Wood chips began littering the ground at the folk school soon after it opened in 1925. By the mid-’30s, the wood-carvers at the school had begun to call themselves the Brasstown Carvers and had gained national attention for their small animal carvings — even First Lady Eleanor Roosevelt is said to have been taken by the craft, buying “a whole flock of geese” at a 1933 mountain handicrafts exhibition featuring the carvers’ work in Washington, D.C. By 1946, there were 51 Brasstown Carvers, and carving was a central offering at the folk school. It seems that even a century ago, people were charmed by the little wooden wonders.

Rick Carter photograph by RYAN KARCHER PHOTOGRAPHY

But by 2018, only four active Brasstown Carvers remained. One of those carvers was Rick Carter, a Hayesville native with a warm laugh and a soft mountain drawl who got involved with the folk school in 1969 while working at the on-site dairy farm. His first carving more than 50 years ago was an owl made from a tree limb — which he still carries around in his carving box — and owls remain his favorite form to carve today. He didn’t want to see the rich tradition vanish.

“Folks had passed on over the years, but we thought, ‘We can’t let this die out,’” Carter says. “I volunteered to teach; the folk school was founded on community, so we let the community know we had a Thursday night class, and soon I was teaching upward of 30 people a session. Since then, we’ve added classes and inducted five more Brasstown Carvers — and upped interest with younger people, including children as young as 12.”

A sketchbook with figures to inspire the shape of the carvings, modeled after the early Brasstown Carvers' work.

Each Brasstown Carvers piece is a tangible link to the past: Members like Rick Carter use the same patterns that their predecessors used in the 1920s. photograph by RYAN KARCHER PHOTOGRAPHY

Today, in keeping with tradition and the style for which the group is famous, the carvers follow the same animal patterns that have been used since the mid-’20s. They sell their figures at the school’s craft shop, the only store in the world where you can buy new work — although old pieces by iconic carvers have been known to sell for thousands on eBay.

“I think most people just don’t understand what goes into it — the time put into each piece from start to finish,” Carter says.

I pull out our duck and turn it over to find a tiny, blocky RC carved neatly into the bottom. “You carved my duck!” I tell him, delighted. He laughs. “That little duck is made of basswood — a softer wood, which is easier on my older hands,” he says. “It took about five hours from start to finish. Other figures might take six to eight hours.”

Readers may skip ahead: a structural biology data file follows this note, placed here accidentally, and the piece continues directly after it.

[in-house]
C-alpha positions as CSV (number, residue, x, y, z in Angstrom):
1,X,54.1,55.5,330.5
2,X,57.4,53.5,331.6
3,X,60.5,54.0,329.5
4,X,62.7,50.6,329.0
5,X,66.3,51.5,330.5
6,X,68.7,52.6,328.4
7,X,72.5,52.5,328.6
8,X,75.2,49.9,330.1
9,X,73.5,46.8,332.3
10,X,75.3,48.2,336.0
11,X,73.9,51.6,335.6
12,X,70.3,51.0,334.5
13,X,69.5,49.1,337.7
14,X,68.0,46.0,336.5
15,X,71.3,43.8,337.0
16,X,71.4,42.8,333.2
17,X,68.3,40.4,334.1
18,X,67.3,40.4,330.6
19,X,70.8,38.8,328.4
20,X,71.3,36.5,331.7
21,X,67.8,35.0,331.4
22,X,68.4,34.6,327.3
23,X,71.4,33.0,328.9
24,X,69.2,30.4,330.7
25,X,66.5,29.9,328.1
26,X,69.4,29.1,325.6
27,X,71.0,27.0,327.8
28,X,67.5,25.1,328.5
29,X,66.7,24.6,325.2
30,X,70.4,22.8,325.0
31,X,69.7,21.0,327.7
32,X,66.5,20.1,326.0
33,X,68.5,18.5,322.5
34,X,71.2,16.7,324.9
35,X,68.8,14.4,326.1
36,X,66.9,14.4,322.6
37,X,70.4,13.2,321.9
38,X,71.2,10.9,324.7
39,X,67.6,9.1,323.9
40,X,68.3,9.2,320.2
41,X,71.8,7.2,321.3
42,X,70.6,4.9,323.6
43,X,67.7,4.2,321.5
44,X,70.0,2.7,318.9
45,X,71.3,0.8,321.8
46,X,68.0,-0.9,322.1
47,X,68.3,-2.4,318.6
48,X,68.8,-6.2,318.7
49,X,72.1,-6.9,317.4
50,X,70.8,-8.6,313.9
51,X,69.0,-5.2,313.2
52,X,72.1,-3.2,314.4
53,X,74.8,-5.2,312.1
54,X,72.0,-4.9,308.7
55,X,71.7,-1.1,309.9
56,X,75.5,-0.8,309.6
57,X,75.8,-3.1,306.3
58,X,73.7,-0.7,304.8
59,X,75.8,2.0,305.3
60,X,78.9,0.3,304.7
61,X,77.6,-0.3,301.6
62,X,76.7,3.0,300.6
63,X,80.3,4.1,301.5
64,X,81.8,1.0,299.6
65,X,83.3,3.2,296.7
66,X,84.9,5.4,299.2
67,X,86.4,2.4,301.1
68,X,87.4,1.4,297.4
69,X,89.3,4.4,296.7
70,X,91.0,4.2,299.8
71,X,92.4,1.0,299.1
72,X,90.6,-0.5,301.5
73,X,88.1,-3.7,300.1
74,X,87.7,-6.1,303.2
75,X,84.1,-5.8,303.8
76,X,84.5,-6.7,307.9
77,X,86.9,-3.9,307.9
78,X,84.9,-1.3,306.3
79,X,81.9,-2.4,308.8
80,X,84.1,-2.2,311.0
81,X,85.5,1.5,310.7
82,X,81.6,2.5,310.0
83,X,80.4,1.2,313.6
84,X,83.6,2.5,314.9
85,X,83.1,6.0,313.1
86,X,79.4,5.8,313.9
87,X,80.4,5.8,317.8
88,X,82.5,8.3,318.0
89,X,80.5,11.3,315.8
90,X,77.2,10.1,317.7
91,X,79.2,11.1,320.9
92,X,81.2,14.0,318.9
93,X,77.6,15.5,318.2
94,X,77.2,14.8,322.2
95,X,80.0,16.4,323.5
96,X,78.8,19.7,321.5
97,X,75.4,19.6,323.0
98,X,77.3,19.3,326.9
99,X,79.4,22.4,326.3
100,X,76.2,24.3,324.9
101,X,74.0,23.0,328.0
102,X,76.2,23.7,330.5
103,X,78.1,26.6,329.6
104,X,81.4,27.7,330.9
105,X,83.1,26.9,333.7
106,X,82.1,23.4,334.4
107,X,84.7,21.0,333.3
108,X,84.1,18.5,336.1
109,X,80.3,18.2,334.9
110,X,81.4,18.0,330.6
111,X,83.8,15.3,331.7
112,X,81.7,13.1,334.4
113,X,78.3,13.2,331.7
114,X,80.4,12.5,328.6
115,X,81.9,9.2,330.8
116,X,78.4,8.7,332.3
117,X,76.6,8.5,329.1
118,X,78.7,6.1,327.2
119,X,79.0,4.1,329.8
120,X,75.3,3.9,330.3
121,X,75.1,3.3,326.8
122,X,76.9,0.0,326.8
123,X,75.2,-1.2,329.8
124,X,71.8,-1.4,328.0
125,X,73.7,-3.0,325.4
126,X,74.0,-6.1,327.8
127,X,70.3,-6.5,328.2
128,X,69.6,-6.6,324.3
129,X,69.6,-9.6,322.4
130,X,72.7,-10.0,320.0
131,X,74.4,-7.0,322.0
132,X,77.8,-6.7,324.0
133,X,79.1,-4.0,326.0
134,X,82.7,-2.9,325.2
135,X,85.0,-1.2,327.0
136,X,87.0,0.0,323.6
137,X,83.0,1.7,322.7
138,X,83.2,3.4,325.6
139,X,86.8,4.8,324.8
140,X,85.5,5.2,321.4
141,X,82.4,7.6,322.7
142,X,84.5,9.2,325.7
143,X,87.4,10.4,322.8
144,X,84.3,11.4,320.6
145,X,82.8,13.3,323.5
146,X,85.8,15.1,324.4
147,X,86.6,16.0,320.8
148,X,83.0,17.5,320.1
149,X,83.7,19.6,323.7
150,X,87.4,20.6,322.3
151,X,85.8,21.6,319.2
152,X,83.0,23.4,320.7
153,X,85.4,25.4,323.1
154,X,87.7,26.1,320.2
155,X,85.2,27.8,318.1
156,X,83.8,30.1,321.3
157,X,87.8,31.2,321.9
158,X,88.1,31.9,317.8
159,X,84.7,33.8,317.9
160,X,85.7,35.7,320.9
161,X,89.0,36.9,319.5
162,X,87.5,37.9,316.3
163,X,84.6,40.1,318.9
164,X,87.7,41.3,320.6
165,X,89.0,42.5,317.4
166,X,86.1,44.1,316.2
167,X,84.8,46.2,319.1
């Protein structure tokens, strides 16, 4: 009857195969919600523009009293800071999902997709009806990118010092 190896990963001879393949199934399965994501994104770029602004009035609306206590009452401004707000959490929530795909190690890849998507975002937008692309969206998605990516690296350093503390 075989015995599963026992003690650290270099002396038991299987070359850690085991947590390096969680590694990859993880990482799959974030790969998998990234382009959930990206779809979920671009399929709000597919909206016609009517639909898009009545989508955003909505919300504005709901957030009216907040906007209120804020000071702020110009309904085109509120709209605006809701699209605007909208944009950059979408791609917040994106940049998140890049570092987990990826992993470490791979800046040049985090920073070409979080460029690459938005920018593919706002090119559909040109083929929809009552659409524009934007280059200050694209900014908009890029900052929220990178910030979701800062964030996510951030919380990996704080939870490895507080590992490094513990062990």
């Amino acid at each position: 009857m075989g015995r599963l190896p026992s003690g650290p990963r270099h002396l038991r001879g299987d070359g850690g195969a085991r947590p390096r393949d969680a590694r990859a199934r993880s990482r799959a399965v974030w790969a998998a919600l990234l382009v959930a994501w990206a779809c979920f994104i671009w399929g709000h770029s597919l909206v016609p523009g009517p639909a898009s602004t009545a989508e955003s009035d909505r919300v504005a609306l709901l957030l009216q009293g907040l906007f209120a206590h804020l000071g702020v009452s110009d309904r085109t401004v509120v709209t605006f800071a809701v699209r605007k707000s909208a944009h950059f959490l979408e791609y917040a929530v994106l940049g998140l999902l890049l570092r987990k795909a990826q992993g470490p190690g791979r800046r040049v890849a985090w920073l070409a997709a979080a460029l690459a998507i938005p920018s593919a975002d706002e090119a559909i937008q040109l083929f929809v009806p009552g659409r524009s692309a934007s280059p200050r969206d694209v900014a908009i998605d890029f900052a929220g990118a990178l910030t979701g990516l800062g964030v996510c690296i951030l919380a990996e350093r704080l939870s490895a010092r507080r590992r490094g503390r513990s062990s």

I stare in amazement: At the little figure in my palm, so smooth and light, but still so solid. At the time and effort that coaxed it from a block of wood into an animal that looks like it came from the pages of a children’s book. At the century of tradition that I hold in my hands.

“Well,” Alex admits, “maybe I couldn’t do that quite yet.”

• • •

Back home in Cary, I head straight for the nursery. On the wall are two shelves that Alex built using leftover wood from the heart pine flooring in our dining room. The hardy planks were rescued from an old tobacco barn that once stood in the valley that now forms the bottom of Jordan Lake. But the shelves are just a bonus, as far as I’m concerned: Over the previous months, soaked in sweat and covered in sawdust, Alex renovated this room himself from top to bottom.

Now, the nursery is quiet and still, ready and waiting. I place our proud duck, looking as if at any moment it might spring to life and waddle right off its wooden base, on the top shelf. A shaft of late-afternoon sunlight shines through the window onto the crib, and the room seems to glow. There’s a bit of storybook enchantment in this place, too — a feeling of being caught between chapters, of being on the verge of something wonderful and amazing. Proof that a little bit of love can shape the mundane into something magical.

John C. Campbell Folk School
1 Folk School Road
Brasstown, NC 28902
(828) 837-2775

This story was published on Jan 16, 2024

Katie Schanze

Katie Schanze is an associate editor and digital content editor at Our State.